5. The security apparatus as claimed in claim 3, wherein the effective length of said connecting rod is variable.
6. The security apparatus as claimed in claim 4, wherein said connecting members comprise said second fasteners.
7. The security apparatus as claimed in claim 4, wherein said frame is disassemblable.
8. The security apparatus as claimed in claim 4, wherein one or more of the frame members have a vertically-depending portion.
9. The security apparatus as claimed in claim 4, wherein the first and second end members each have a vertically-depending portion which can prevent longitudinal movement or deter removal of the CPU in the absence of the cover plates.
10. The security apparatus as claimed in claim 5, wherein said connecting rod is threaded at said proximal end and wherein the respective cover plate includes correspondingly mating threaded means, whereby said threaded end can be threaded through said threaded means to a predetermined depth.
11. The security apparatus of claim 6, wherein said second fasteners are four carriage bolts and associated fastening nuts therefor, said fastening nuts being inaccessible within the base when the cover plates are lockingly connected on the base.
12. The security apparatus as claimed in claim 11, wherein each connecting member further comprises a tubular shield surrounding the portion of the carriage bolt extending between the frame and the base.
13. The security apparatus as claimed in claim 7, wherein the frame comprises a pair of longitudinally-disposed side members spaced-apart by first and second end members, and wherein said connecting members are also used to connect the frame members together.
14. The security apparatus as claimed in claim 7, wherein the dimension of the frame corresponding to the depth of the CPU is adjustable.
15. The security apparatus as claimed in claim 12, wherein the tubular shield comprises a plurality of tubular sections.
16. The security apparatus as claimed in claim 14, wherein the second end member of the frame is U-shaped with legs extending generally parallel to and along a portion of the side frame members, each said leg having a slot through which the carriage bolt is insertable, said slots permitting the U-shaped second end member to contract or expand the longitudinal length of the frame.
17. The security apparatus as claimed in claim 15, wherein the tubular sections are nestable.
18. A security apparatus for a CPU comprising:
a generally elongate, rectangular base having first and second open ends and a support surface against which a CPU can be supported, said base being fastenable to a substantially immovable surface by a plurality of first fasteners whose unfastening elements therefor are contained within the base, said support surface of said base having at least one opening for providing access to said first fastener unfastening elements, said at least one opening being coverable by said CPU when said CPU is positioned against said support surface;
containment means for holding the CPU against said support surface and for restraining movement of the CPU in a first direction generally perpendicularly away from said support surface and in a second direction generally transversely with respect to the end-to-end relationship of the base, said containment means including a plurality of second fasteners whose unfastening elements therefor are contained within the base but accessible through the first and second open ends of the base;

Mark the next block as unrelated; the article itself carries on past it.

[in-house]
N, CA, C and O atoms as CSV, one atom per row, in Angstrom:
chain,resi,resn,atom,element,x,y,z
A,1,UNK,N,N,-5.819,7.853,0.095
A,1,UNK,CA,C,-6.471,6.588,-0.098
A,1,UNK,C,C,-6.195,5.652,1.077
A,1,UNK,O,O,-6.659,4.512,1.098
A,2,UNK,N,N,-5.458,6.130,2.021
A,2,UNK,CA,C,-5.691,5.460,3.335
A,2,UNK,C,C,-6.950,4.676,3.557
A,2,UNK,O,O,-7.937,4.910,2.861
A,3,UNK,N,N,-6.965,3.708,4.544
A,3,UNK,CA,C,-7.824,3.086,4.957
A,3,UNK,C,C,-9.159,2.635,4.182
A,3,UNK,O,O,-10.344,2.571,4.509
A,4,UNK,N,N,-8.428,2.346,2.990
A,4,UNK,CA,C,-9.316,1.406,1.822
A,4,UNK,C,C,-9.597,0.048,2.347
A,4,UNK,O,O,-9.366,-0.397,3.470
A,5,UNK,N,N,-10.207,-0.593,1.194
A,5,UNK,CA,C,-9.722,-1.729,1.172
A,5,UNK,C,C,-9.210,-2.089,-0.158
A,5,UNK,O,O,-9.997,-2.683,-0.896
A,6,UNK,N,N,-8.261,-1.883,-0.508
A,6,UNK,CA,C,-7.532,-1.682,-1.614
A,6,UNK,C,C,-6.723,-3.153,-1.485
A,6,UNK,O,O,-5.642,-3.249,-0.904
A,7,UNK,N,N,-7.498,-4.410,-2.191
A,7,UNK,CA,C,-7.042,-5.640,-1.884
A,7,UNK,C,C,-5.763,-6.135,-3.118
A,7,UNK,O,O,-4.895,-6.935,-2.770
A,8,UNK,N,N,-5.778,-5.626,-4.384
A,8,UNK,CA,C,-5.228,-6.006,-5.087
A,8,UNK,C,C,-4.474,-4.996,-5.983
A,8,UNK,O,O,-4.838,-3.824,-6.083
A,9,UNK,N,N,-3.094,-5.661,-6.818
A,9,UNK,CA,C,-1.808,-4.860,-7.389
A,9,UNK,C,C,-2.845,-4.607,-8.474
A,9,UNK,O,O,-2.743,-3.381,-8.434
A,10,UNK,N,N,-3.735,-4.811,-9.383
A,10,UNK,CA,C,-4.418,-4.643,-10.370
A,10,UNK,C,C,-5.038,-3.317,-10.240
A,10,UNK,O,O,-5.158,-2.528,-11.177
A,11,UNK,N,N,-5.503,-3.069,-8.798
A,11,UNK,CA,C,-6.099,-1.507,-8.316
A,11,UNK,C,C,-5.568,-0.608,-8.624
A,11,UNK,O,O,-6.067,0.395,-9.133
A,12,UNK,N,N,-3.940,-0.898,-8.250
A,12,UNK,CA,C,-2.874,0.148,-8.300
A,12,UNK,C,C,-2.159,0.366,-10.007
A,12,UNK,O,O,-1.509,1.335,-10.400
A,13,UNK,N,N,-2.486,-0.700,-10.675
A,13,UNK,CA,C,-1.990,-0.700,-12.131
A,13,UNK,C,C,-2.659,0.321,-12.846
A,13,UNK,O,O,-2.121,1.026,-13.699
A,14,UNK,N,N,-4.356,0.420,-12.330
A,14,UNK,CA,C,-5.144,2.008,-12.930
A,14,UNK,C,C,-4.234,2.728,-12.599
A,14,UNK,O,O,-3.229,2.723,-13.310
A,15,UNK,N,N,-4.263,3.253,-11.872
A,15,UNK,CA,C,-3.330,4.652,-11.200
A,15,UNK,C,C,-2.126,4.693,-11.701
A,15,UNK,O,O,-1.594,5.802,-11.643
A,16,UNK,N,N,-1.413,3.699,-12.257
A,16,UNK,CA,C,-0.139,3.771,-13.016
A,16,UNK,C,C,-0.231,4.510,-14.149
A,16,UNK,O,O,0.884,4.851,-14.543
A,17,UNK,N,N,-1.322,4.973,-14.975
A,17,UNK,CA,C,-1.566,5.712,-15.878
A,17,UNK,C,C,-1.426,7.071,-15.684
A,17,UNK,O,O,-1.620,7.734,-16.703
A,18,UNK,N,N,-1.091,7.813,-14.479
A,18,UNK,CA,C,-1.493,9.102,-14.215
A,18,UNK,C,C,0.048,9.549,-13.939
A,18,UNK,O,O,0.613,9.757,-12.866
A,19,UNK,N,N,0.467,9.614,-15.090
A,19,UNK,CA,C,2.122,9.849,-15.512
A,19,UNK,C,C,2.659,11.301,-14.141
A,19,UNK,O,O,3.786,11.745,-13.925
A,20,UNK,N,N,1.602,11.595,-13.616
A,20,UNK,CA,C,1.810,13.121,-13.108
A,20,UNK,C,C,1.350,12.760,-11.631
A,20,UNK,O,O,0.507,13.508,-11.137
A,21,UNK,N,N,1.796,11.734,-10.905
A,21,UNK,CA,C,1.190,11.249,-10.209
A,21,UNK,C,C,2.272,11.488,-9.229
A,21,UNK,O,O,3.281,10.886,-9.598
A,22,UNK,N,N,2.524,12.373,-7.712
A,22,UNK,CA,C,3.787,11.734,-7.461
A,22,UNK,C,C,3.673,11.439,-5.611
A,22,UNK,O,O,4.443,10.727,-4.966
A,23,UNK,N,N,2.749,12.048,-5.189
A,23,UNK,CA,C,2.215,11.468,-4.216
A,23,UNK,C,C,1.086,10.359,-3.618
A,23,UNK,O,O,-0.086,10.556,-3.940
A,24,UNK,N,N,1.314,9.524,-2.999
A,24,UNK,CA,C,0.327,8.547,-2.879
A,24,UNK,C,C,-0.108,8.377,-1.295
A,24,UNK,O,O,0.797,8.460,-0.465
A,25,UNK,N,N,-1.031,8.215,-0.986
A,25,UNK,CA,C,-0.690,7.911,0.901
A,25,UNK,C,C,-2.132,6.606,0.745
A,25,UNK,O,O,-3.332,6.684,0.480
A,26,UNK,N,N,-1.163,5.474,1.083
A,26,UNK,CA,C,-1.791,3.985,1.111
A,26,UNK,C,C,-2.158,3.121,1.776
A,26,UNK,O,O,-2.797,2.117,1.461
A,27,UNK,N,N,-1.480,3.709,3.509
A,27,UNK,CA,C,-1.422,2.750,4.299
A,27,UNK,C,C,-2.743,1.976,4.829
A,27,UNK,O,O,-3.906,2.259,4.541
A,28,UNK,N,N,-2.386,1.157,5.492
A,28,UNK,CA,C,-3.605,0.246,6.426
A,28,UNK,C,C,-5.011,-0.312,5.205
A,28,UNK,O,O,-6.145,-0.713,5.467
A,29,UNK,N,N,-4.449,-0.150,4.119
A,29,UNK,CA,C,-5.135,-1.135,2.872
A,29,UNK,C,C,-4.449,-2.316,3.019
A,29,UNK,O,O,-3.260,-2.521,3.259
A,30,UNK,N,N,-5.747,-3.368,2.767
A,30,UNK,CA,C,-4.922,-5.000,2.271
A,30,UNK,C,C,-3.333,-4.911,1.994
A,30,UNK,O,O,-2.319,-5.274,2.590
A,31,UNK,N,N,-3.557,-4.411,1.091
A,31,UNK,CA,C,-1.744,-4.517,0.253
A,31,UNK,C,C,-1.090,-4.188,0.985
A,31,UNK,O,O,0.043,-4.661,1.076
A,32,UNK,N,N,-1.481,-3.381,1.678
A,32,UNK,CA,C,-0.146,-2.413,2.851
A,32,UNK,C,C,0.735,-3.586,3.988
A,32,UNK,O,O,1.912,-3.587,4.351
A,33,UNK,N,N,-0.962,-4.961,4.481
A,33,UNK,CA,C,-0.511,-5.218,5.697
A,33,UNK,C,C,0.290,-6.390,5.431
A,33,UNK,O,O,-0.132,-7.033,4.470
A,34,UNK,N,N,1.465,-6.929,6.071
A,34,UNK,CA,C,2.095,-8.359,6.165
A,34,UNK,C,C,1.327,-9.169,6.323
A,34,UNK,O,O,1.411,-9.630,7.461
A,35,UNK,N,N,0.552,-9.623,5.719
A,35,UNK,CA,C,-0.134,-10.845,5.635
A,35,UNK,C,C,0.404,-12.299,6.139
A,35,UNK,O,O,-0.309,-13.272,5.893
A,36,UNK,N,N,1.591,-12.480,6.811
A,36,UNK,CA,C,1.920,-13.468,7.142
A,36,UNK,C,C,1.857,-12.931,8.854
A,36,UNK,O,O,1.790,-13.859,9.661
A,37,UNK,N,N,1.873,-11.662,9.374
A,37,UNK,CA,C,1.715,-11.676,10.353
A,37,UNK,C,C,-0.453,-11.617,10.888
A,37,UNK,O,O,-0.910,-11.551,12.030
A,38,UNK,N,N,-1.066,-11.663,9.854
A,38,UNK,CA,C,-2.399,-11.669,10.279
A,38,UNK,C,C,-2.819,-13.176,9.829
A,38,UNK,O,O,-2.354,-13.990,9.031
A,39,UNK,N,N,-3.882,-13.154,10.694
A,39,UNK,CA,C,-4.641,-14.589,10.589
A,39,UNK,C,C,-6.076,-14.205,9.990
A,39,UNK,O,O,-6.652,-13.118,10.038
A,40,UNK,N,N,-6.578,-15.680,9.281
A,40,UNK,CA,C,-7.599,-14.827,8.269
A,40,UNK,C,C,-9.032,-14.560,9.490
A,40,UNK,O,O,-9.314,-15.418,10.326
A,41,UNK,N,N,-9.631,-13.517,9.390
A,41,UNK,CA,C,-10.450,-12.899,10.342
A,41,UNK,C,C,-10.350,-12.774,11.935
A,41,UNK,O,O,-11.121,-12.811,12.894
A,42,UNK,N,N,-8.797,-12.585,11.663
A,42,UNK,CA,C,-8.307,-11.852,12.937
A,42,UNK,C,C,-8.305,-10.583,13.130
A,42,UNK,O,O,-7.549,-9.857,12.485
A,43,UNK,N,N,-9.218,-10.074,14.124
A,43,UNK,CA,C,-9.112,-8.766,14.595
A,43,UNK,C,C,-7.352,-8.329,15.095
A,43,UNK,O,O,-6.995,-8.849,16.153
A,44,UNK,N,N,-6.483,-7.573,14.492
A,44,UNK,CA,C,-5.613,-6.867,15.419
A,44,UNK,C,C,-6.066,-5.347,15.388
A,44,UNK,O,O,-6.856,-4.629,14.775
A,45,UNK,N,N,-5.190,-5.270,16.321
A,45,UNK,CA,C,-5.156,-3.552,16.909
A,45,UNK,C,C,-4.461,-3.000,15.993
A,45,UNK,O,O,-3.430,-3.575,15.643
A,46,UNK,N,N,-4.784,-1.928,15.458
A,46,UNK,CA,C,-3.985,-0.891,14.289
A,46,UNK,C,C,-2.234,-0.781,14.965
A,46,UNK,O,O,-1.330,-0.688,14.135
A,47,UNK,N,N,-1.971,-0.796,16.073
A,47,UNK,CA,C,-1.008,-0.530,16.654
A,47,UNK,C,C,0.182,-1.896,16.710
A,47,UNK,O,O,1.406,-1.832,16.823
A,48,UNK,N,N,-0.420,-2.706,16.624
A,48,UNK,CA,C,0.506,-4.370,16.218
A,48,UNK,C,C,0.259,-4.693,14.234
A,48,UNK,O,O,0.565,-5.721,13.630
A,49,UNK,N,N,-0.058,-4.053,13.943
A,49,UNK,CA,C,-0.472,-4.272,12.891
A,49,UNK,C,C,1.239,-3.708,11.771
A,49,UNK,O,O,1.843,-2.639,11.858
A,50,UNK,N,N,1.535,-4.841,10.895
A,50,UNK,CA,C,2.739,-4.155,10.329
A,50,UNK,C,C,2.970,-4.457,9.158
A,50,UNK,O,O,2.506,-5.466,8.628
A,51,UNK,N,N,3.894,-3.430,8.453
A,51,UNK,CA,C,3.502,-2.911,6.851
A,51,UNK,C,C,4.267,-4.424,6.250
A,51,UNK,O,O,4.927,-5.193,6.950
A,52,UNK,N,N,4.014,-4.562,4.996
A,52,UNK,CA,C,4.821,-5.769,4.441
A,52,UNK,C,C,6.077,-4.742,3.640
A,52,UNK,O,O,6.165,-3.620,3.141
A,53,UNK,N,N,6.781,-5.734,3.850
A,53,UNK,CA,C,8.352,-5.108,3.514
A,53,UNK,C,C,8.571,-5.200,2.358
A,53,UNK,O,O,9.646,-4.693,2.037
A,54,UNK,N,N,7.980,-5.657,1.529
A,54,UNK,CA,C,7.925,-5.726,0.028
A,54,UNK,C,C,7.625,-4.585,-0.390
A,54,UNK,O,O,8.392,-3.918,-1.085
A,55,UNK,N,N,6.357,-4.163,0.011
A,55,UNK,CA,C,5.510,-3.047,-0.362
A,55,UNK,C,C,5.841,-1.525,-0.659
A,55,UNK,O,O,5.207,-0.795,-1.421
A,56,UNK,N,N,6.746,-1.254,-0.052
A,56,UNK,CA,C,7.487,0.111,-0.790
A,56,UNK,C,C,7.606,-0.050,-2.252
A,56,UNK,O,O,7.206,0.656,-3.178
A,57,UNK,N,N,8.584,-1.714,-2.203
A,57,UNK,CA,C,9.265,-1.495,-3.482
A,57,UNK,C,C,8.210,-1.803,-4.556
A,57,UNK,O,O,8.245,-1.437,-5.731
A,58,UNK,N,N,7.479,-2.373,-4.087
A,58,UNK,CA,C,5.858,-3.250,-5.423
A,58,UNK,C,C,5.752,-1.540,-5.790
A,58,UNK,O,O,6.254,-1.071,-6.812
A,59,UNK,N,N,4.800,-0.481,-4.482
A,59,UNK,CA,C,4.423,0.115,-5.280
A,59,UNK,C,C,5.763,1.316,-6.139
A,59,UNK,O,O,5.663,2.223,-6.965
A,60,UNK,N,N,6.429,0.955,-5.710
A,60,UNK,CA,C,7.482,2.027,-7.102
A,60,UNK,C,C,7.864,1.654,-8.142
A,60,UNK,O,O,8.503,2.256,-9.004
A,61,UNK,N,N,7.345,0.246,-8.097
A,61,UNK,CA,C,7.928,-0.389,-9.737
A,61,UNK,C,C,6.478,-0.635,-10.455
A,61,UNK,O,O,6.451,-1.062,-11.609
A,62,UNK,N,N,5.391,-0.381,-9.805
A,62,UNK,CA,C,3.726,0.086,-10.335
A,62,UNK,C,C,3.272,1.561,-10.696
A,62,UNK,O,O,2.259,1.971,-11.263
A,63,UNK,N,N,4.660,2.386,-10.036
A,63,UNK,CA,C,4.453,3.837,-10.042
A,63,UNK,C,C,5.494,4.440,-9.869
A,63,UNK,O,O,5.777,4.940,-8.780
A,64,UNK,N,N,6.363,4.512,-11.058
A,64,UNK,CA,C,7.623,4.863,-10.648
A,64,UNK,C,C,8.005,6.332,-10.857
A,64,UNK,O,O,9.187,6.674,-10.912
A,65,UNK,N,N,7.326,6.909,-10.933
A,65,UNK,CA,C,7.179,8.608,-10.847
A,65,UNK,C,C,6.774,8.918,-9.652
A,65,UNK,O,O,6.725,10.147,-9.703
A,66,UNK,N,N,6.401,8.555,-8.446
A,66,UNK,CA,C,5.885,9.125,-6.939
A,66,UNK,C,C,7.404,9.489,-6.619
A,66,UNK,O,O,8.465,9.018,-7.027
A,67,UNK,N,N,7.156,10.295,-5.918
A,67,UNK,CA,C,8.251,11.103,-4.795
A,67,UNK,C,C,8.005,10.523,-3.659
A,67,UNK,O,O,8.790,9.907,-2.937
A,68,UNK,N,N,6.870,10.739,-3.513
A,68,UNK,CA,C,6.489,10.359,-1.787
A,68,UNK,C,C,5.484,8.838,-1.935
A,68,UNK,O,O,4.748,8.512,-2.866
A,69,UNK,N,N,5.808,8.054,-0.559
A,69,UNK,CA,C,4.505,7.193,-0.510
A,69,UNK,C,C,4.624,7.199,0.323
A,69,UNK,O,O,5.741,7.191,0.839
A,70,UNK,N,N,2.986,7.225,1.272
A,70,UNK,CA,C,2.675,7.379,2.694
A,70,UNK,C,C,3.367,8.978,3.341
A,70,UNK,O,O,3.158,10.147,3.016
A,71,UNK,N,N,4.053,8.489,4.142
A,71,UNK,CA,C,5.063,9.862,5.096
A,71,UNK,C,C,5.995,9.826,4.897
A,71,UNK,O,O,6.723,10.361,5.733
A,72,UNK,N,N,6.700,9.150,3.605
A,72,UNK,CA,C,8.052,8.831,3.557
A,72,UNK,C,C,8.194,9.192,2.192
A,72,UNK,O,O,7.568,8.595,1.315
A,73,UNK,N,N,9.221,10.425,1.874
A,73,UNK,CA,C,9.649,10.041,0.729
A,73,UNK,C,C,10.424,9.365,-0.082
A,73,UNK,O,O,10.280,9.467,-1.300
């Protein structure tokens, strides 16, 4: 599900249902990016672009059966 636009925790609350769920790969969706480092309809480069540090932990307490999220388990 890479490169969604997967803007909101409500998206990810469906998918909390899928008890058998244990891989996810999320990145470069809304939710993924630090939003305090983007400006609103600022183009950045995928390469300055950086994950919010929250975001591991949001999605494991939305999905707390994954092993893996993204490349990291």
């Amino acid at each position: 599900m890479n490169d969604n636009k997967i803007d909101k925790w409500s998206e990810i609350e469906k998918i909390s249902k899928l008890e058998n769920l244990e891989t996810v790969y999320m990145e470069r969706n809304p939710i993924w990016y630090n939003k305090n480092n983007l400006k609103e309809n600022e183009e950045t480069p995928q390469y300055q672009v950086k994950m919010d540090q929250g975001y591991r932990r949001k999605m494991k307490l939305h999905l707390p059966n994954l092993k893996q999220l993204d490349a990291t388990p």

first and second cover plates adapted to cover said first and second open ends, respectively, of said base;
locking means for lockingly connecting said first and second cover plates in a spaced-apart relation; and
stop means associated with said first and second cover plates for abutting opposed ends of the CPU for preventing removal of the CPU from said containment means in a third direction generally longitudinally with respect to the end-to-end relation of the base.
19. The security apparatus as claimed in claim 18, wherein the stop means comprises a tab projecting from each cover plate beyond the support surface of the base.
20. The security apparatus as claimed in claim 18, wherein said containment means further comprises:
a generally rectangular frame which overlaps at least two opposed edges of the surface of the CPU which is opposite the surface to be supported against the base, said frame being connectable generally at or near its corners to said base by two pairs of said second fasteners wherein the fasteners of each pair are spaced-apart less than the predetermined minimum expected depth of the CPU and the pairs of fasteners are spaced-apart so as to accommodate the CPU therebetween.
21. The security apparatus as claimed in claim 19, wherein the locking means is adjustable to vary the distance between the tabs of the cover plates and wherein the base has a slot in its upper surface extending inwardly from one of the open ends of the base through which the tab of a respective one of the cover plates can slide to accommodate variations of the CPU depth.
22. The security apparatus as claimed in claim 20, wherein the frame comprises a first end frame member, a second end frame member and a pair of side frame members connected together at or near their ends by said second fasteners.